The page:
Bowe Bergdahl Defers Entering Plea At Arraignment
U.S. Army Sgt. Bowe Bergdahl made his first appearance before a military judge today. Bergdahl walked away from his post in Afghanistan in 2009 and was held captive by the Taliban for five years. He faces charges of desertion and misbehavior before the enemy.
During the arraignment at Fort Bragg in North Carolina, Bergdahl deferred entering a plea. He also did not indicate whether he wants to face a court-martial with a jury or one with just a judge, The Associated Press reports. If found guilty of the charges, Bergdahl could face life in prison.
"The accused wishes to defer for reflection," said Lt. Col. Franklin Rosenblatt, Bergdahl's lawyer, according to a Reuters report. His next hearing is scheduled for Jan. 12.
Earlier this month, head of the Army Forces Command Gen. Robert B. Abrams ordered that Bergdahl face a court-martial for desertion. Abrams' decision overrode a recommendation from Army lawyer Lt. Col. Mark Visger, who said Bergdahl should face a "special court-martial" where the most severe punishment would be a one-year sentence.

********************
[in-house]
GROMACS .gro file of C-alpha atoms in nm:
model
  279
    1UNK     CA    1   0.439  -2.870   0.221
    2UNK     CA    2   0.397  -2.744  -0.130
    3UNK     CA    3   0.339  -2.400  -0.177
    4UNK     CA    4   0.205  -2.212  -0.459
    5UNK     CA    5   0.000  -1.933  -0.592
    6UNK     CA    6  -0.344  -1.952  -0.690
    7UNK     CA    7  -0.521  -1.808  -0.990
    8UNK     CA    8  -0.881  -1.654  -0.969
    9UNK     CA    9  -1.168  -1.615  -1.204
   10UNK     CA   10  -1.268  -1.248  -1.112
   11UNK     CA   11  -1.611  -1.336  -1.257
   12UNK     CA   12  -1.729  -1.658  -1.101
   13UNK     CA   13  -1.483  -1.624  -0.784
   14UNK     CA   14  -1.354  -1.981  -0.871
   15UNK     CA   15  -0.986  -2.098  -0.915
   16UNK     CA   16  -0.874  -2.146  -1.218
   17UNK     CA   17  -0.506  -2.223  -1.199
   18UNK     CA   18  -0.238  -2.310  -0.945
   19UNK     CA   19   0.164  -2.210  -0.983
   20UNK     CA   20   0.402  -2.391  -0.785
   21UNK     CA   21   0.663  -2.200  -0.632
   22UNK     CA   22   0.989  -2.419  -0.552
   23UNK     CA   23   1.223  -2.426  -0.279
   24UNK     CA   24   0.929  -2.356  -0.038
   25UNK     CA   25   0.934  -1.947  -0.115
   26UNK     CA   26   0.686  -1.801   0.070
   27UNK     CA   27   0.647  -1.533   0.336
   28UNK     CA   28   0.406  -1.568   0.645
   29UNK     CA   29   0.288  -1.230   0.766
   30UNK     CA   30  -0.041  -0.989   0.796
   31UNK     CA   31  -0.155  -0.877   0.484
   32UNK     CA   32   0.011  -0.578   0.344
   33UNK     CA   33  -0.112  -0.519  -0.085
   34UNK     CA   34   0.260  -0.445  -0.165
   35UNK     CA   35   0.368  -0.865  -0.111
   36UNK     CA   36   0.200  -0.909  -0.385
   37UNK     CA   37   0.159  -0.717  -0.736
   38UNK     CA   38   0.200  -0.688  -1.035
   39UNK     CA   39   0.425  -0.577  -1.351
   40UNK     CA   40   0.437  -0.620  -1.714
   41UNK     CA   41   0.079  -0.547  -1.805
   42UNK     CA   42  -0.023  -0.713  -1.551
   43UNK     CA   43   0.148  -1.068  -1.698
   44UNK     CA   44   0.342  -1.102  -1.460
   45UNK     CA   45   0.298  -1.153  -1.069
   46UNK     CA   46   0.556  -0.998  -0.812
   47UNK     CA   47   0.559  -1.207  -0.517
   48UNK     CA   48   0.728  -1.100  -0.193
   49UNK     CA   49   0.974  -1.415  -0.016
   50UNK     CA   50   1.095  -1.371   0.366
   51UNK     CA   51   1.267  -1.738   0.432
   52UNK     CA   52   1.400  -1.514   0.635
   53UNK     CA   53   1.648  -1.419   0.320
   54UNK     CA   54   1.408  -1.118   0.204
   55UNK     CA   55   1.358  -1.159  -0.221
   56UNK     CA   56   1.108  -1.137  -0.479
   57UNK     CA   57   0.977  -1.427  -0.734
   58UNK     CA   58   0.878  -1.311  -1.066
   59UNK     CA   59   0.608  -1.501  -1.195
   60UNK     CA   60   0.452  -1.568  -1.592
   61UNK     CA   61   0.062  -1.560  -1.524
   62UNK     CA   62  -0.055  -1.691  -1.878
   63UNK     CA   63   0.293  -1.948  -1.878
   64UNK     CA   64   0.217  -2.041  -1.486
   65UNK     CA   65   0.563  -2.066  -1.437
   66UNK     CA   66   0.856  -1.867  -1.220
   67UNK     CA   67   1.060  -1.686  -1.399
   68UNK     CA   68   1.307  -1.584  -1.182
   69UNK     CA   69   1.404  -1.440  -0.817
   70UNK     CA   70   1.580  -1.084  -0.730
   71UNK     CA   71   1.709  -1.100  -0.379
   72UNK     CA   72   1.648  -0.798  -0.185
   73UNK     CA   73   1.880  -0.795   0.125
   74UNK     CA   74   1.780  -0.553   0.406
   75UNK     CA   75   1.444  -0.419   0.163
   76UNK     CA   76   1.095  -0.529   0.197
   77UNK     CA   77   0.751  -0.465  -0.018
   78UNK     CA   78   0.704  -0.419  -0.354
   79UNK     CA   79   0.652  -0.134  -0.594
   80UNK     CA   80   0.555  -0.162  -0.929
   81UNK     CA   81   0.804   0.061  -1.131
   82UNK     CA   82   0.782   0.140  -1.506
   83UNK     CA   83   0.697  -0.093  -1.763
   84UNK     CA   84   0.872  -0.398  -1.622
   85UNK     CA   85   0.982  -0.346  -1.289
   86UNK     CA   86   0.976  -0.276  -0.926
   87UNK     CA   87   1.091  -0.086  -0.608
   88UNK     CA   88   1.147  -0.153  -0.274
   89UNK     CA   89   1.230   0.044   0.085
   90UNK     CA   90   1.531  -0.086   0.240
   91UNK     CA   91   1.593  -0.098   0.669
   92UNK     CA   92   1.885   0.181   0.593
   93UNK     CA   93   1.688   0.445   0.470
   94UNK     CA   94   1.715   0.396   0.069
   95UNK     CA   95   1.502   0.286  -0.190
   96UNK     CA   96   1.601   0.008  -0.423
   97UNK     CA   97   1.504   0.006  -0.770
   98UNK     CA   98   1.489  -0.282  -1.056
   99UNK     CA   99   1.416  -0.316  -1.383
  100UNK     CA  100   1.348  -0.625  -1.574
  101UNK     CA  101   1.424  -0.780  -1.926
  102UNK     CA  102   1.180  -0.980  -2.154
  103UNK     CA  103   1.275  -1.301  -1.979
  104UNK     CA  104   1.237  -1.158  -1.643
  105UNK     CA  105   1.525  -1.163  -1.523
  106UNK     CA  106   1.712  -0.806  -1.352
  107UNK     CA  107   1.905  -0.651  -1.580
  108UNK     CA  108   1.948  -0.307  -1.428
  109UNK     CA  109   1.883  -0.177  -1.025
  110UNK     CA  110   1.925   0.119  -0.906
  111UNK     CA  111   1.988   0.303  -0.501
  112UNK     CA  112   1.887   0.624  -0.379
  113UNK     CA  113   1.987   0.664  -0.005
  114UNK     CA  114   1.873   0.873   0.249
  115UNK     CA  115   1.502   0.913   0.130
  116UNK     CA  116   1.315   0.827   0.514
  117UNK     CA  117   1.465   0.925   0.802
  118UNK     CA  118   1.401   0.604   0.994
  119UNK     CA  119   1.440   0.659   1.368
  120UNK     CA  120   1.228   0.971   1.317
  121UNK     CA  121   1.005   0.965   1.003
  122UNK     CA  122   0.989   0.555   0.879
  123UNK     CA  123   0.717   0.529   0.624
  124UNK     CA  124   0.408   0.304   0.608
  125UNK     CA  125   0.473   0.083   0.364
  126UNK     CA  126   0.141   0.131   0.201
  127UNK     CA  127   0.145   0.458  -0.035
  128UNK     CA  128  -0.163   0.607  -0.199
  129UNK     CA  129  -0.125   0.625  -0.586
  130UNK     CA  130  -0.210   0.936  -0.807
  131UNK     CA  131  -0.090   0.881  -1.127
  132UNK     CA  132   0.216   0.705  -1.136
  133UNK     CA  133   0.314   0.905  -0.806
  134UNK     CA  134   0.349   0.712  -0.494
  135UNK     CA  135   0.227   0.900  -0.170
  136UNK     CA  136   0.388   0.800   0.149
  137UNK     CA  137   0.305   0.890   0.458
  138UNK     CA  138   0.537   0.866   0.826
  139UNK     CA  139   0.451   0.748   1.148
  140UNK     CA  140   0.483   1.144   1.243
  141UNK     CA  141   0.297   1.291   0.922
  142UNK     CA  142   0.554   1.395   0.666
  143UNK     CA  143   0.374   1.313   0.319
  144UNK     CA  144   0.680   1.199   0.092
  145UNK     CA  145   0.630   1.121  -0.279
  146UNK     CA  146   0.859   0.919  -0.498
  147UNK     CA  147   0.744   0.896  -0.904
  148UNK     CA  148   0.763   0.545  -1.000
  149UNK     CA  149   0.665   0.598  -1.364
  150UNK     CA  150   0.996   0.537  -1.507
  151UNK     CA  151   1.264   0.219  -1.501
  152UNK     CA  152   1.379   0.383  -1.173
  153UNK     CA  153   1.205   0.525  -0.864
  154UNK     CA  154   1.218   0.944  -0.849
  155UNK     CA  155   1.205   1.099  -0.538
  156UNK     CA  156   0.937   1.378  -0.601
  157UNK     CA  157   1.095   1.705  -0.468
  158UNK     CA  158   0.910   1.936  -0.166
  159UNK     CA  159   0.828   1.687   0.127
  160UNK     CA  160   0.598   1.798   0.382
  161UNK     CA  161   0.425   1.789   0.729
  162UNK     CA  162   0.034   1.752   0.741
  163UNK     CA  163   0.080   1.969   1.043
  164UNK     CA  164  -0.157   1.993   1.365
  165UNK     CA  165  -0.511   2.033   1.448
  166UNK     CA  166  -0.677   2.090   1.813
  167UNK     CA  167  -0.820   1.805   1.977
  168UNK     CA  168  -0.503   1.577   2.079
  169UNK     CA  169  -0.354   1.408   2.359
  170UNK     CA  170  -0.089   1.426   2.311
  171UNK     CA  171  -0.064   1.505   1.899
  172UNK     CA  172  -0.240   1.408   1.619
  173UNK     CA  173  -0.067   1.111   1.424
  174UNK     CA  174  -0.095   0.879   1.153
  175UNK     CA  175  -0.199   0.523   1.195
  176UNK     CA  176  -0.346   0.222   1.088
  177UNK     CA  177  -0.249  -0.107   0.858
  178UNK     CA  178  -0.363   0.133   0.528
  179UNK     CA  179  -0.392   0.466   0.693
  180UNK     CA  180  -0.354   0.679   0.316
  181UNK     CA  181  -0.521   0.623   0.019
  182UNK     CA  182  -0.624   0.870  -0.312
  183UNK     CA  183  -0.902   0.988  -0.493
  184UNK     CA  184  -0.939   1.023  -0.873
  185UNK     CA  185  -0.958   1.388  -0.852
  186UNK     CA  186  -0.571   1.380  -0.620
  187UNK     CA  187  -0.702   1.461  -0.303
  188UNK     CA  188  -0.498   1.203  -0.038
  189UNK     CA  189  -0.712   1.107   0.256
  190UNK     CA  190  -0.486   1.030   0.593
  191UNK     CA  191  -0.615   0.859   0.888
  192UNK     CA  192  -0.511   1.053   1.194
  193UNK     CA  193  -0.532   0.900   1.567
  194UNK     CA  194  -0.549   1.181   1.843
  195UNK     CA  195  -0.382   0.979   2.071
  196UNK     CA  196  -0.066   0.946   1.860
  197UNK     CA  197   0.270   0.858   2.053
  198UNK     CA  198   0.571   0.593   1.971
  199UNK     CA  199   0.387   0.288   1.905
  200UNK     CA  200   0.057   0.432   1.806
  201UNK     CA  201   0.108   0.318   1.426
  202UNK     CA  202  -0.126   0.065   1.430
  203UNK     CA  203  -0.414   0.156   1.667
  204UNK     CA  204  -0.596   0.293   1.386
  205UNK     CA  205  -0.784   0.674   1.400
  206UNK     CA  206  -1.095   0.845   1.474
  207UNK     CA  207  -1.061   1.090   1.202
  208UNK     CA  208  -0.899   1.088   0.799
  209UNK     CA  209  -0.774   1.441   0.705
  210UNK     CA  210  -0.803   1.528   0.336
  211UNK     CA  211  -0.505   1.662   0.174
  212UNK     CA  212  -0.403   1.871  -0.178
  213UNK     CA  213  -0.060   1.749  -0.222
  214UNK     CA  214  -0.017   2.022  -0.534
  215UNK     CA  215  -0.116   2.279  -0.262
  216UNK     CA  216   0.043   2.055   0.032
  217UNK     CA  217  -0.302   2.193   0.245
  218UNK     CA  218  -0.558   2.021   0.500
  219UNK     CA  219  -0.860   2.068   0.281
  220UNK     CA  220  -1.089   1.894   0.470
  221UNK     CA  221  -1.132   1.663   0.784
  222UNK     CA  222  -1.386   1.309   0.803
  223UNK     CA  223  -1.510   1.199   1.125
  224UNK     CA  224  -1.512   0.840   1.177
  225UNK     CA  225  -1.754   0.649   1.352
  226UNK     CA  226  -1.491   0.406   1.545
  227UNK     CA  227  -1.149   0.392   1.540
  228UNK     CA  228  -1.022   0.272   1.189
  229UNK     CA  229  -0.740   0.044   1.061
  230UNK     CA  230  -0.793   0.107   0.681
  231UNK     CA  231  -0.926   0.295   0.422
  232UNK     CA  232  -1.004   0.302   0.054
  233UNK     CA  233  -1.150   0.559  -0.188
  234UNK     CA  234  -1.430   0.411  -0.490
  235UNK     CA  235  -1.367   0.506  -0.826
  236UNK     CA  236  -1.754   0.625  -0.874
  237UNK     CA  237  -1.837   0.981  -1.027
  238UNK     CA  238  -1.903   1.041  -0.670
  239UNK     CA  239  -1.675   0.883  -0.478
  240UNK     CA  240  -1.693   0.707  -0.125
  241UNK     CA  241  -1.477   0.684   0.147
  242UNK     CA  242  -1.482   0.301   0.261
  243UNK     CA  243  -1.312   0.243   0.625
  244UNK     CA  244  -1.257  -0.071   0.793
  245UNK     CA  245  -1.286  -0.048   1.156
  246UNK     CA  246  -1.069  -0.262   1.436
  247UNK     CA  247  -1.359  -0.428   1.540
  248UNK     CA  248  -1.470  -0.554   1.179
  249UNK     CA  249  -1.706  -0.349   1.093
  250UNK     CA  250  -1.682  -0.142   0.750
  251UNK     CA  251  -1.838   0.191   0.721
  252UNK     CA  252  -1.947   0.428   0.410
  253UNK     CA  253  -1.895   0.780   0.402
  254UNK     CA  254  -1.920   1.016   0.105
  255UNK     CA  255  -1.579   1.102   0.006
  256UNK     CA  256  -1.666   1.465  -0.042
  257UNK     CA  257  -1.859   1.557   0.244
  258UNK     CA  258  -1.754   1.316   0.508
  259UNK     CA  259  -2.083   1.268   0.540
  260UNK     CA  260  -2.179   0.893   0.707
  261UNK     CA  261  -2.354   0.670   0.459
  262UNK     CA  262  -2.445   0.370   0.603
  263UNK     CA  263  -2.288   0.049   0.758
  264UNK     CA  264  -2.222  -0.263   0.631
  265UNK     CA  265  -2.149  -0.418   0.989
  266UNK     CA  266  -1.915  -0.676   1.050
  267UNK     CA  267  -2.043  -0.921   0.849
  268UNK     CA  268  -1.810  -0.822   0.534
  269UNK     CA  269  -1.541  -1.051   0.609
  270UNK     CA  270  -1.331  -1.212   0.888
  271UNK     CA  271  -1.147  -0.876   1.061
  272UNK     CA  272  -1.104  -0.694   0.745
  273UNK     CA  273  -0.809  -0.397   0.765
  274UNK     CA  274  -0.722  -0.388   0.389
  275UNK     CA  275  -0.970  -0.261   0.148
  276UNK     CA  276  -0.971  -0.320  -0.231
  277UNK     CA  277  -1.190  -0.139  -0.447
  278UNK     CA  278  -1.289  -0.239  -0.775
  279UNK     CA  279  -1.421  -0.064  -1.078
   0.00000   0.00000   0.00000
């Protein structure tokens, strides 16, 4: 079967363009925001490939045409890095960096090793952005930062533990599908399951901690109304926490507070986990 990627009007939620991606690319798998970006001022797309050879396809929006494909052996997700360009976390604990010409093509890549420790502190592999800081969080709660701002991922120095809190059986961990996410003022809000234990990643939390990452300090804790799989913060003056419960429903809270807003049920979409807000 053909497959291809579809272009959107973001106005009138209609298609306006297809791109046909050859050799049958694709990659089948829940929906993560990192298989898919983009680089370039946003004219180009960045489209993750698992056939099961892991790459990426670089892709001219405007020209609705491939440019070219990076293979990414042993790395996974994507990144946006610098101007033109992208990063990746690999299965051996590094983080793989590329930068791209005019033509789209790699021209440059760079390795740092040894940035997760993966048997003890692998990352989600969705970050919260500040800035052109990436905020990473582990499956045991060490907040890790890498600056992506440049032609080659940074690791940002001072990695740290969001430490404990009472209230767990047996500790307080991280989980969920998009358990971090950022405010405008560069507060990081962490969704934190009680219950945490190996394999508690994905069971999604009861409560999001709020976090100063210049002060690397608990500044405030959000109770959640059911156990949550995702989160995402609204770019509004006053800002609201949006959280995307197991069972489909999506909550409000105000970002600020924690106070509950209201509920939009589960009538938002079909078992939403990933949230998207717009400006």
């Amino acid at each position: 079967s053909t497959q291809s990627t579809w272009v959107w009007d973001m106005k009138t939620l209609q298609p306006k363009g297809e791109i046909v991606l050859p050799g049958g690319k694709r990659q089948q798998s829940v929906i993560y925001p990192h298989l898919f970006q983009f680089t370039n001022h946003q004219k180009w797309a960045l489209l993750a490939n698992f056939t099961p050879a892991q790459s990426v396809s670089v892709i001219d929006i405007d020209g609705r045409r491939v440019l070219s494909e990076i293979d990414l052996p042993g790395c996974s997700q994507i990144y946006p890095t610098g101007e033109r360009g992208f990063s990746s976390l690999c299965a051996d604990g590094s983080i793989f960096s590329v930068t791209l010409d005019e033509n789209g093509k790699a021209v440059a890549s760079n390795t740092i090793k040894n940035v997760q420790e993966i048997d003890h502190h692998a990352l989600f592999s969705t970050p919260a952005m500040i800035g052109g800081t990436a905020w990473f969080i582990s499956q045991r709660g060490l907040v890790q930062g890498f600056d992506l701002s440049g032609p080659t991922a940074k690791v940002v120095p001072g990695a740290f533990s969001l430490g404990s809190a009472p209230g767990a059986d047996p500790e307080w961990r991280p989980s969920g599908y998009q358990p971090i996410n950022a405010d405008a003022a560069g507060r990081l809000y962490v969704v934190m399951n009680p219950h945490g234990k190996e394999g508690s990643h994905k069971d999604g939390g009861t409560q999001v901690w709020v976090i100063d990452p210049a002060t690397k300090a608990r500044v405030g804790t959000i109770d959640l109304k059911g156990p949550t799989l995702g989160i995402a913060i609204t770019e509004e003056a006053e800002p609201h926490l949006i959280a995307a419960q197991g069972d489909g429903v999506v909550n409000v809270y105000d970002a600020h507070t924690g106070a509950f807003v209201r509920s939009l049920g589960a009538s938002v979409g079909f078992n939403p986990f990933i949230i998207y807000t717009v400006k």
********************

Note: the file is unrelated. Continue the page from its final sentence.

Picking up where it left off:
Bergdahl, now the subject of the Serial podcast, disappeared on June 30, 2009, from an outpost in Paktika province, Afghanistan; he left the compound voluntarily and was then captured by the Taliban. He was held for five years until President Obama arranged a prisoner swap in 2014. Bergdahl was released in exchange for five Taliban detainees who were being held at Guantanamo Bay. As we previously reported, the deal for Bergdahl's release has been controversial because of the circumstances surrounding his disappearance.
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